Pureeing the Myth of Sriracha Sauce
- jonkyo Jul 20, 2014 04:31 PM
Sriracha sauce contains sugar that intrudes upon a true hot sauce enthusiast's appreciation of a sauce that is basically a hot peppers puree.
The sudden popularity of Sriracha sauce a decade ago, did not hit me until I was in the US and UK. There I even saw a housemate from Mainland China, already living in the UK for several years, claim that this Sriracha sauce was a necessary item for the kitchen table at all times.
We see how some region's appreciation needs to come with a watering down, or a corruption of the original. Likewise, these trends convert people to the watered down trend in taste. That is just my assessment.
A negative that grew from this hyped up appeal and marketing scam, was to see the more appropriate containers of hot sauce, a variety of two to three in some cases, at Chinatown restaurants be monolithically replaced with a single bottle of Sriracha.
That aforementioned affect in Chinatown is the same as seeing Boars Head 100% used as all deli meats.
This causes me for one, not to eat as a customer, in otherwise nice food venues, as I opt for real hot sauce, as opposed to this fraud. Pardon my expression.
Earlier this month Sriracha sauce made it on a list in the Financial Times, in the Arts Weekend section article entitled '6 Super-Hot Food Trends You Need to Know About'. The article predicted a buying spree that may cause Srirachi sauce to be in limited supply.
This speaks more about the ignorance of the taste of the masses, then it does true quality of a product.
And if this is not bad enough, there is even a cookbook based on this highly profitable phony hot sauce, that has watered down the tables of Chinatown. T-Shirst available also. Every myth needs a T-Shirt.
Let us not forget where from the chilli came to Asia.
To shatter the myth of this so called great sauce, I propose several better sauces that are a must for the kitchen:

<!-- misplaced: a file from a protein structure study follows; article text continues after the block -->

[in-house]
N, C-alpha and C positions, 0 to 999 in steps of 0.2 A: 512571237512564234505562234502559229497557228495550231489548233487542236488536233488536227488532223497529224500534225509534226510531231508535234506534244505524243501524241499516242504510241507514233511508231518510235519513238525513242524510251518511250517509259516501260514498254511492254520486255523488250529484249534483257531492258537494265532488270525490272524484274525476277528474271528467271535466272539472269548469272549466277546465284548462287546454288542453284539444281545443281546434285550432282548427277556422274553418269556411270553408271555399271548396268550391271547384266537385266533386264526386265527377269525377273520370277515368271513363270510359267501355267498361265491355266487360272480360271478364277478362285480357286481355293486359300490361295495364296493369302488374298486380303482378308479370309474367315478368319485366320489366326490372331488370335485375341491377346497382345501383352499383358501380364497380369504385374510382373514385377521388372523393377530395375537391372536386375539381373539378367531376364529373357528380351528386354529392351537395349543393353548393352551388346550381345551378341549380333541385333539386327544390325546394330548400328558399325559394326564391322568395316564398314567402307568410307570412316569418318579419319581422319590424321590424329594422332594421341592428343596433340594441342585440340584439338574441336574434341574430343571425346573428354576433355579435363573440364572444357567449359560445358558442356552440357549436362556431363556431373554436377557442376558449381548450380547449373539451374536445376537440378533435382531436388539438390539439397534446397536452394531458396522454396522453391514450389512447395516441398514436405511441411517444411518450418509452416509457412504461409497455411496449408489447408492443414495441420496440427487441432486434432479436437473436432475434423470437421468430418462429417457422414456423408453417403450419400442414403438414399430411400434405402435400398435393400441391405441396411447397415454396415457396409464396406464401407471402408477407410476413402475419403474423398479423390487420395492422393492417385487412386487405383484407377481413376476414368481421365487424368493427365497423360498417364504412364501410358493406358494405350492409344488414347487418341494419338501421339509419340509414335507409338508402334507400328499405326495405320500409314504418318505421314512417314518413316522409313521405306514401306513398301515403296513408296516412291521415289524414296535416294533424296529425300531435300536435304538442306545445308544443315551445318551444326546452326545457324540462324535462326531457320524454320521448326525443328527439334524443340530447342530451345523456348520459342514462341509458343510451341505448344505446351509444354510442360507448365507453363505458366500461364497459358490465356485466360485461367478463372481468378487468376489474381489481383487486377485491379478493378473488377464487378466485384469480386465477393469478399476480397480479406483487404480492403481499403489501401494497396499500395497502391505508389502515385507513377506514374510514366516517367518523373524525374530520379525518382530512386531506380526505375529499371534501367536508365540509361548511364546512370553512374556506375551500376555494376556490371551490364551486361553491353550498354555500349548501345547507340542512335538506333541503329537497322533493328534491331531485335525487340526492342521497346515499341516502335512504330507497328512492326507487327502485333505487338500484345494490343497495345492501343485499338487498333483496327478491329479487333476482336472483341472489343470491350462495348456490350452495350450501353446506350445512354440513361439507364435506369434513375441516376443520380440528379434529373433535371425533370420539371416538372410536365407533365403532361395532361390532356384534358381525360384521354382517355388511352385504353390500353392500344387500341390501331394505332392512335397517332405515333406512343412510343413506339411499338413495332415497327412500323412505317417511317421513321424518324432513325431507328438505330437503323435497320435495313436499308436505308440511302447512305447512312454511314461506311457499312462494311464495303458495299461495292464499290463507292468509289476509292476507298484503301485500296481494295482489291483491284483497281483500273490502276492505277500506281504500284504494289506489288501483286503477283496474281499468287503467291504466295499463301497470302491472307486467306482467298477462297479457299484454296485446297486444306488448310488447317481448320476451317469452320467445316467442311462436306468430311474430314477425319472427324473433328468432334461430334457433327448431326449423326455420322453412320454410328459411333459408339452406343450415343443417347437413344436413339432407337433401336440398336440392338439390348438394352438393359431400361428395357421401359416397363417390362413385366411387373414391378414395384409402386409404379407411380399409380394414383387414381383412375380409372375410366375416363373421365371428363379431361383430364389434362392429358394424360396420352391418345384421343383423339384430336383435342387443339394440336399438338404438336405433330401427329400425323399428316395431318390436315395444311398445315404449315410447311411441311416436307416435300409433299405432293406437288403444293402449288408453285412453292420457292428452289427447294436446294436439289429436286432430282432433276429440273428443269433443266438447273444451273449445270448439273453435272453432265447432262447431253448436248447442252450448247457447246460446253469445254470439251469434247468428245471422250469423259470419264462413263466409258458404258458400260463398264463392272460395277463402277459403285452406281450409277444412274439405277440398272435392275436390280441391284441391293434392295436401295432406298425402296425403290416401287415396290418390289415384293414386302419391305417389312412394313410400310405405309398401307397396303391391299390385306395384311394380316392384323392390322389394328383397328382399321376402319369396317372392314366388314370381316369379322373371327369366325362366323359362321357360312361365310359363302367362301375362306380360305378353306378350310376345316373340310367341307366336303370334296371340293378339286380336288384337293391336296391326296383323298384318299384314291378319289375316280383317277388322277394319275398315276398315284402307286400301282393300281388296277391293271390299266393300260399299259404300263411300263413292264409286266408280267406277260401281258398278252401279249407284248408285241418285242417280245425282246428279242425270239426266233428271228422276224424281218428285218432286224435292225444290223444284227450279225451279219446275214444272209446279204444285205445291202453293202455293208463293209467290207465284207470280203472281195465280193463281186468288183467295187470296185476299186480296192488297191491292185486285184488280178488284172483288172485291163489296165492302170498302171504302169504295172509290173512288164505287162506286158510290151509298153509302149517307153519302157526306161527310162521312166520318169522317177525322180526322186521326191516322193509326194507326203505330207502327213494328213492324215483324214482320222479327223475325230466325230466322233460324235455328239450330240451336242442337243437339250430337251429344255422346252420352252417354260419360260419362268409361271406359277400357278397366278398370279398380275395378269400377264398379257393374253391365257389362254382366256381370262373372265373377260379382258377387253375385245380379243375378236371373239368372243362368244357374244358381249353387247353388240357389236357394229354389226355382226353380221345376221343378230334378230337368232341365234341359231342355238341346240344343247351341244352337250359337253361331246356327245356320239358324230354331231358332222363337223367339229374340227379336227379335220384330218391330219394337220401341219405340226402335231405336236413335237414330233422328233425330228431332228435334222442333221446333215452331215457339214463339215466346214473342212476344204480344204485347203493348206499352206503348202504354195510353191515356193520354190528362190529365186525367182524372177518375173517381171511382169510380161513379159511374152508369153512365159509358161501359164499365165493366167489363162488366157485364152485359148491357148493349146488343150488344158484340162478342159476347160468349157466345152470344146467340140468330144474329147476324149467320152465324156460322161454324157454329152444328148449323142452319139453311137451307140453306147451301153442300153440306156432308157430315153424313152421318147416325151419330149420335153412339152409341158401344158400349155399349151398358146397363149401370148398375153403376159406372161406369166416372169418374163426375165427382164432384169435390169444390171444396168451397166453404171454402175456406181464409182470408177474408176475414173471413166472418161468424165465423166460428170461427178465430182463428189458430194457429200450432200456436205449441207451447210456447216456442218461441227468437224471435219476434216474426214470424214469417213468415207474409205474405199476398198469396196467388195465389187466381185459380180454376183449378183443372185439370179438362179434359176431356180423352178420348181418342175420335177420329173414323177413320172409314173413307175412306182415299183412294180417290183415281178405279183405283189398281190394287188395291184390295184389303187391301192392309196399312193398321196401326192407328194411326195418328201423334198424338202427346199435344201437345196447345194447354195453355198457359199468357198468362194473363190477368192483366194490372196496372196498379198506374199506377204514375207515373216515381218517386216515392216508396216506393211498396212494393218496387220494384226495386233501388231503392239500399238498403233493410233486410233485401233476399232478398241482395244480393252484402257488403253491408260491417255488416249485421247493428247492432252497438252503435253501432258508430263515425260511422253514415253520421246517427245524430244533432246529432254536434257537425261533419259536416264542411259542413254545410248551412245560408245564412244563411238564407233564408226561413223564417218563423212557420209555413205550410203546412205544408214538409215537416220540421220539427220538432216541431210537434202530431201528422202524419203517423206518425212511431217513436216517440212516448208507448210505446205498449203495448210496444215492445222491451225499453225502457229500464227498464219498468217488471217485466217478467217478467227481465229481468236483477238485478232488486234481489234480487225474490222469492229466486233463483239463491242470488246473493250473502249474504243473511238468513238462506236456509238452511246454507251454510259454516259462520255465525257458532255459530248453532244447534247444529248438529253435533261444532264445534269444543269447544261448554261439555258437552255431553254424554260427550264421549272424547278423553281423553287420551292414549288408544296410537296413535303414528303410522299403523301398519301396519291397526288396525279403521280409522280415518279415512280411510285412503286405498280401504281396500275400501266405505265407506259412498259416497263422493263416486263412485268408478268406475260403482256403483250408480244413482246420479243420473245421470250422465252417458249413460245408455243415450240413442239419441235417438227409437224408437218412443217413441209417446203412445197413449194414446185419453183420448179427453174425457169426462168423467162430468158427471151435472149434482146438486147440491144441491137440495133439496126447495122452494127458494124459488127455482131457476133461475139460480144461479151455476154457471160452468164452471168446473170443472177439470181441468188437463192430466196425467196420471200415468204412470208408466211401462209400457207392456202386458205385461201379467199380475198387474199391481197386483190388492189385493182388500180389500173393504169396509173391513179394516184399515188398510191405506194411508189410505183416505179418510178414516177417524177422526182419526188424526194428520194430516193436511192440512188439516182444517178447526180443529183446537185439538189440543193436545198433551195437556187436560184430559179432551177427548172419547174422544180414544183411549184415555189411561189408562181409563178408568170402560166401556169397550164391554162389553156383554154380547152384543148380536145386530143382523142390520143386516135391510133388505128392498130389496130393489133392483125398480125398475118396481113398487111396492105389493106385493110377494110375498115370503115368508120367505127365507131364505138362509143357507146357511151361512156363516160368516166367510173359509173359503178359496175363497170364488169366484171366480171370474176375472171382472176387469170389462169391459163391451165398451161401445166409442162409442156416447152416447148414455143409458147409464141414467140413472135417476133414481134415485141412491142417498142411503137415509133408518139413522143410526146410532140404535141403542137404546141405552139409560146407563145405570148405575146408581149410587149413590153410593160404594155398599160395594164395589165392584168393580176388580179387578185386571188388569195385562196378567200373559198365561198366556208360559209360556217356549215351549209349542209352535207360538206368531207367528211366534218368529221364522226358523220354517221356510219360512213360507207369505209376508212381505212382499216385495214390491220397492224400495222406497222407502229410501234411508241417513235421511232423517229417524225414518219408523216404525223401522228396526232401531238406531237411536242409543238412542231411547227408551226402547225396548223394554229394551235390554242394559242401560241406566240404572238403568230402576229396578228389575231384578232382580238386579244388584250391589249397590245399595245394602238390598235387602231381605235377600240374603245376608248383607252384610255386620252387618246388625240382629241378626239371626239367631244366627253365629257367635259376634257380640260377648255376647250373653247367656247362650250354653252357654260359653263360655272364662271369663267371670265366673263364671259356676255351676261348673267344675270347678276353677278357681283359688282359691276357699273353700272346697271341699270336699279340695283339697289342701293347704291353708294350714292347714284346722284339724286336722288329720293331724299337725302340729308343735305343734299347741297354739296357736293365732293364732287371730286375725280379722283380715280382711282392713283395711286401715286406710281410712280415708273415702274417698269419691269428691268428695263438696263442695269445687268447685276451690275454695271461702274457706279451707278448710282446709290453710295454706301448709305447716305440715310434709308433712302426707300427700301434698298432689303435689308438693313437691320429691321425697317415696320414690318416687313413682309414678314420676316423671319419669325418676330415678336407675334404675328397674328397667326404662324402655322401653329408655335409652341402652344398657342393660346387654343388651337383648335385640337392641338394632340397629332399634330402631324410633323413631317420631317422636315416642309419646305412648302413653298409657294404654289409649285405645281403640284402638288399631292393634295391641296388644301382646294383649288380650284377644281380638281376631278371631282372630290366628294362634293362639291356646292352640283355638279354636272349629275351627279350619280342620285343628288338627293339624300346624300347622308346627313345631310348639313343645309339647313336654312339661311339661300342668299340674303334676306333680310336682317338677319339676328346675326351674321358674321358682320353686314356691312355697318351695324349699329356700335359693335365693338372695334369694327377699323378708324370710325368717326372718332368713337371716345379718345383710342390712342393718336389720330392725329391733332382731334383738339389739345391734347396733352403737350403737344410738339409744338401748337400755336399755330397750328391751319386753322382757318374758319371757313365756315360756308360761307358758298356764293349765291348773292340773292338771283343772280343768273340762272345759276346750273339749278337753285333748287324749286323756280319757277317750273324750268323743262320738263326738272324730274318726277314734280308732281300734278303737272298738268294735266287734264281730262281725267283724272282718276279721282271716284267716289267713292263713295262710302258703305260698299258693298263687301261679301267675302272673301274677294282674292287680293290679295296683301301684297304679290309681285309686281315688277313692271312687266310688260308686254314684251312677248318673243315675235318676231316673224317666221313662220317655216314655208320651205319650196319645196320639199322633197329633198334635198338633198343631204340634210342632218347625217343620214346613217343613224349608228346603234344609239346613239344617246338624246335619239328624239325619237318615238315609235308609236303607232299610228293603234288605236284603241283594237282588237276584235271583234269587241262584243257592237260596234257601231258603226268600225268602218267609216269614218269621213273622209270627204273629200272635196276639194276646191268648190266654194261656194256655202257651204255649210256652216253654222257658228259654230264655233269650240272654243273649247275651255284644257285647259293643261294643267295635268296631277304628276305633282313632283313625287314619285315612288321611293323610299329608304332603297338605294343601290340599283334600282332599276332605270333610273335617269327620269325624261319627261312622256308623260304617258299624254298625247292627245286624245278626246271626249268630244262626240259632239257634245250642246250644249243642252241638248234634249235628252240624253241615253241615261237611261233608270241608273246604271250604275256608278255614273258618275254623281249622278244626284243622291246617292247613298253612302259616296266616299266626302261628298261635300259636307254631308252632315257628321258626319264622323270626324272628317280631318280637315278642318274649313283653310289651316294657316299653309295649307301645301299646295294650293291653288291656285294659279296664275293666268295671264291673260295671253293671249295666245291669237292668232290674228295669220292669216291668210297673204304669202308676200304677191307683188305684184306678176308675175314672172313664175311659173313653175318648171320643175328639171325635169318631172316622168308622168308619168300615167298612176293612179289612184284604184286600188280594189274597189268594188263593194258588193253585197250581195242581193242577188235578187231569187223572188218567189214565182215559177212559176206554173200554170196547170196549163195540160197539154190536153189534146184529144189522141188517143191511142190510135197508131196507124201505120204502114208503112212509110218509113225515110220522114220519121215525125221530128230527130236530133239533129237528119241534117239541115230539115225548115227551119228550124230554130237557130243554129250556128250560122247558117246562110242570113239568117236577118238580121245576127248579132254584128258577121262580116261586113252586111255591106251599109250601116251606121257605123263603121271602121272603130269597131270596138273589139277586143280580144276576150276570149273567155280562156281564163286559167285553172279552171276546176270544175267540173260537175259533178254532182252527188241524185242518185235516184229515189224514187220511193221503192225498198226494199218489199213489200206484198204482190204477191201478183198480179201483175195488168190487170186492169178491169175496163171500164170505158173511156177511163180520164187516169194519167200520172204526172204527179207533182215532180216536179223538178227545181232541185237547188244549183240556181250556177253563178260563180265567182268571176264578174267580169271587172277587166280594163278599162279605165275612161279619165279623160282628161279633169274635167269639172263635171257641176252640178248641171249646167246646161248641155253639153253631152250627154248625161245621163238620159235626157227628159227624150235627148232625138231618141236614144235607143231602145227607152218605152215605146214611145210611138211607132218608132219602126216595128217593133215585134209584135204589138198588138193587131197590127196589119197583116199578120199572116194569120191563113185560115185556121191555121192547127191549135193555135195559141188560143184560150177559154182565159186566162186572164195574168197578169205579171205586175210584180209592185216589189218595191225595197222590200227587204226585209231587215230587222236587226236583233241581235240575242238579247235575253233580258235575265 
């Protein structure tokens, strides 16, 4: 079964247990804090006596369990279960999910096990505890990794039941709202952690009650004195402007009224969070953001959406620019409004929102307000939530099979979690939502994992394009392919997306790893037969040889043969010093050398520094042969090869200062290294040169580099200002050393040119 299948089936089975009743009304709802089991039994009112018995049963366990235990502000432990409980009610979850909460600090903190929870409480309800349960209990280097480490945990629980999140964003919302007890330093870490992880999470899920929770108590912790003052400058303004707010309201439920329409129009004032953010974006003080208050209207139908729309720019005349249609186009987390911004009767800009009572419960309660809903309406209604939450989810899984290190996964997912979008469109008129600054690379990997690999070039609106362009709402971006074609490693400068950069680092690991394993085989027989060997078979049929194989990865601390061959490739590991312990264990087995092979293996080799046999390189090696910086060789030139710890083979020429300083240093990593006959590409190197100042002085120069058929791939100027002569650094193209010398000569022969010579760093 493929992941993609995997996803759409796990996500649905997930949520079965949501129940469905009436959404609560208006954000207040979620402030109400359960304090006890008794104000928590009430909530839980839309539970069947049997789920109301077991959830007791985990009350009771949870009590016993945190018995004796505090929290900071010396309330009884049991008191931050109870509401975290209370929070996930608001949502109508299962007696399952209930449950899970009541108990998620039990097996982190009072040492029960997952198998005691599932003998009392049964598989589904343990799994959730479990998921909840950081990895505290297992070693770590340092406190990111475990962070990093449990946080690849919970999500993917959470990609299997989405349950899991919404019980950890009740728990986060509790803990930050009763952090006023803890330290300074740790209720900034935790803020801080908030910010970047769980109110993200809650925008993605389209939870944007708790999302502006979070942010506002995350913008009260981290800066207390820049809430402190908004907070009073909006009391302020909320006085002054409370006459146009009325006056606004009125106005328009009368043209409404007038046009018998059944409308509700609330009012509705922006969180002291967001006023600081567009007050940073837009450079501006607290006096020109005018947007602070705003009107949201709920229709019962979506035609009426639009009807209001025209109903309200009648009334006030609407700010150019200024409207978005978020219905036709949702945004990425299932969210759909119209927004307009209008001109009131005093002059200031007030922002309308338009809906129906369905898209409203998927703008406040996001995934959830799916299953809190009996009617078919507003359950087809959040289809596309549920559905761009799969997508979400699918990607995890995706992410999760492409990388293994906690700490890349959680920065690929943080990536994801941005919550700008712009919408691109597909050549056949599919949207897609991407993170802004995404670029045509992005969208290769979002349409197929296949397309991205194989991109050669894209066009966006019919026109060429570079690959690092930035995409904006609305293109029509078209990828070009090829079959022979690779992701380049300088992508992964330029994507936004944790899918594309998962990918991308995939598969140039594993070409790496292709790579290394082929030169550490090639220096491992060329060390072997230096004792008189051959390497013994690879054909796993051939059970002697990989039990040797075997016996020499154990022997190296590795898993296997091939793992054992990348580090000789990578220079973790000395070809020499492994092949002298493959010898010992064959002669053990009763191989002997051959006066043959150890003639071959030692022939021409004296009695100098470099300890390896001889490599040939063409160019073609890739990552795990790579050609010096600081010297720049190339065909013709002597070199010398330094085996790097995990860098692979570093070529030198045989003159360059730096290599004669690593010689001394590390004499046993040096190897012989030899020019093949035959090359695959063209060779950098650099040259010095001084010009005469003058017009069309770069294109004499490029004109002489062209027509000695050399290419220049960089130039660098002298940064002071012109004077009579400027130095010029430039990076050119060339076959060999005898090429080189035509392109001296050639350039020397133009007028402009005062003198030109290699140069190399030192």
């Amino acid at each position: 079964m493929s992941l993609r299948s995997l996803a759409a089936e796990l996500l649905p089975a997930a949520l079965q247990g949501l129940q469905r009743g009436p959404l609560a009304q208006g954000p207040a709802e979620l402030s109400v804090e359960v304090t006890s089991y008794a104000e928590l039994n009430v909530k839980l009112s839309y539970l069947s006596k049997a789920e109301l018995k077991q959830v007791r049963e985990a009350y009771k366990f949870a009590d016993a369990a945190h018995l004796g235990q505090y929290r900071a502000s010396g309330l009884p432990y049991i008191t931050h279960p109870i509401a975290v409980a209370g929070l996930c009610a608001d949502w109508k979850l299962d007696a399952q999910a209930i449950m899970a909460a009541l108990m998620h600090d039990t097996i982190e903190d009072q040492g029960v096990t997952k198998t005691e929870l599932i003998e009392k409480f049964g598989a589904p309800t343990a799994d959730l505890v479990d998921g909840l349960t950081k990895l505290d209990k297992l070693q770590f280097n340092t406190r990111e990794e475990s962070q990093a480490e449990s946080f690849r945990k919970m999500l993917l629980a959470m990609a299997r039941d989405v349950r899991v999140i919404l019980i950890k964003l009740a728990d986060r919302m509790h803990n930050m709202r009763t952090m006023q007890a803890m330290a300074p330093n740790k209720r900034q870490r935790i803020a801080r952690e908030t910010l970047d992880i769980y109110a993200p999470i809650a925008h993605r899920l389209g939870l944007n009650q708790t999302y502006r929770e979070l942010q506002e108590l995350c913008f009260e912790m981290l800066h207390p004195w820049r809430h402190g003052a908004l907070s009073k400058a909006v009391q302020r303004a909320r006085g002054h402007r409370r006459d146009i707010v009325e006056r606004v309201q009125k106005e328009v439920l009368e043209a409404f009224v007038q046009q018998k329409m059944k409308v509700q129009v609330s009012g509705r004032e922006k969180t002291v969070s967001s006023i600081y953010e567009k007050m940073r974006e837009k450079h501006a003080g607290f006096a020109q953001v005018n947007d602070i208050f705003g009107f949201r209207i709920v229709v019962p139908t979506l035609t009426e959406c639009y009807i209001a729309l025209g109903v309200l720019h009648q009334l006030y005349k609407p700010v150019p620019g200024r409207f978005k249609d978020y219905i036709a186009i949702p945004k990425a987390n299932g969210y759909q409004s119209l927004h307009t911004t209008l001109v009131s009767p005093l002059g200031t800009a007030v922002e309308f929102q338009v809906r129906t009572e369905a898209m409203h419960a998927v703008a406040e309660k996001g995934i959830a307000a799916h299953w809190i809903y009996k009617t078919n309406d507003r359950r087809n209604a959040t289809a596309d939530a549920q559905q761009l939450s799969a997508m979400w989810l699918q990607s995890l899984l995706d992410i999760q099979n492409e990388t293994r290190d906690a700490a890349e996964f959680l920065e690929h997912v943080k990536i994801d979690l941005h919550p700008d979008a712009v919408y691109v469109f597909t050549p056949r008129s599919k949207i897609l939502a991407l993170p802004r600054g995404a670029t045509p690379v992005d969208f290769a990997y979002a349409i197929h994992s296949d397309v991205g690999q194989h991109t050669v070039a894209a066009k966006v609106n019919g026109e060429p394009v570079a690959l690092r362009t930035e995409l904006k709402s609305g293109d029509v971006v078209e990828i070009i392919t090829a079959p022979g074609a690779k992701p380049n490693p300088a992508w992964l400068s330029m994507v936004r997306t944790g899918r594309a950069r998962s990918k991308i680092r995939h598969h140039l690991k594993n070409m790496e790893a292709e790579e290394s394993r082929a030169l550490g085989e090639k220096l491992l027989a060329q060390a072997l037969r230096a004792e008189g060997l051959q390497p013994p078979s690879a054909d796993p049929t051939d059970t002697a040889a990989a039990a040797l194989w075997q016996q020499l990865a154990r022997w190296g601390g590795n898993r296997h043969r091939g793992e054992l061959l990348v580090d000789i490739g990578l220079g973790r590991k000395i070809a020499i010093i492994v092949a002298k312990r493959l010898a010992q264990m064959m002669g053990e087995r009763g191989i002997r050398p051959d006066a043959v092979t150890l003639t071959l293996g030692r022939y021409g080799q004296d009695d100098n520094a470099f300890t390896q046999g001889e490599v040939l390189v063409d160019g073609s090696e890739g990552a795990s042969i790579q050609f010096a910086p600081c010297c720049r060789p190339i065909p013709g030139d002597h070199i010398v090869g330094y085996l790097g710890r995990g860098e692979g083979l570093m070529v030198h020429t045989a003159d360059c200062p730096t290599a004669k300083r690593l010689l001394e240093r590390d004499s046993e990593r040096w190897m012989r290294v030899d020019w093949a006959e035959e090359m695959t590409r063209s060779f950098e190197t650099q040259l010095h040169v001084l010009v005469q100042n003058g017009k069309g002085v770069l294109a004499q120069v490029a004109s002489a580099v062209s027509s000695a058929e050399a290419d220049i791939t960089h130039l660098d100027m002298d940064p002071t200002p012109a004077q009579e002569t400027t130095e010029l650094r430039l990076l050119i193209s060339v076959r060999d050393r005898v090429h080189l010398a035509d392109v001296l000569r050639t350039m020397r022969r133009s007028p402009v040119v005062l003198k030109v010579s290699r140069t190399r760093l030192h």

Inca's Food Rocoto Super Picante
Sambal Oelek, by the Sriracha maker Huy Fong Foods, contains no sugar and is a wonderful alternative to the hyped up commodity that took the world by storm about a decade ago.
The Habanero XXXtraHot Sauce El Yucateco Mayan Recipe is so wonderful and with the INCA rocoto suace, these do not contain seeds and particles of pepper skin, so they are a true sauce, that are great for cooking and adding to food at the table.
"Any other Sambal Oelek lovers out there? ... I add it to my peanut butter sauce, hubby likes it on scrambled eggs. ... the second ingredient in sriracha (the first ingredient in both is chiles; there's no sugar in sambal apparently)."-foodphilo
Mayan Kutbil-Ik by El Yucateco "We rescued this recipe from the culinary traditions of the ancient Mayan civilization, hence the name “Kutbil-Ik” Mayan word meaning “crushed chili”.
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I have to disagree.
<We see how some region's appreciation needs to come with a watering down, or a corruption of the original.>
Some would call that an improvement or variation. Not watering down or corruption. Otherwise, all American foods (let it be pizza or hamburgers) are all water down corruption.
<...that has watered down the tables of Chinatown...>
And most Cantonese Chinese kitchens uses Koon Chun condiment, and Lee Kum Kee oyster sauce.... Wide spread use does not mean watered down. P.S.: Lee Kum Kee is the first company which invented the oyster sauce. I doubt anyone can claim its oyster sauce is watered down.
<I propose several better sauces that are a ...>
Your first and third sauces are completely different sauces. It would be like saying Kikkomen Tamari is better than Koon Chun double dark soy sauce -- comparing apples and oranges.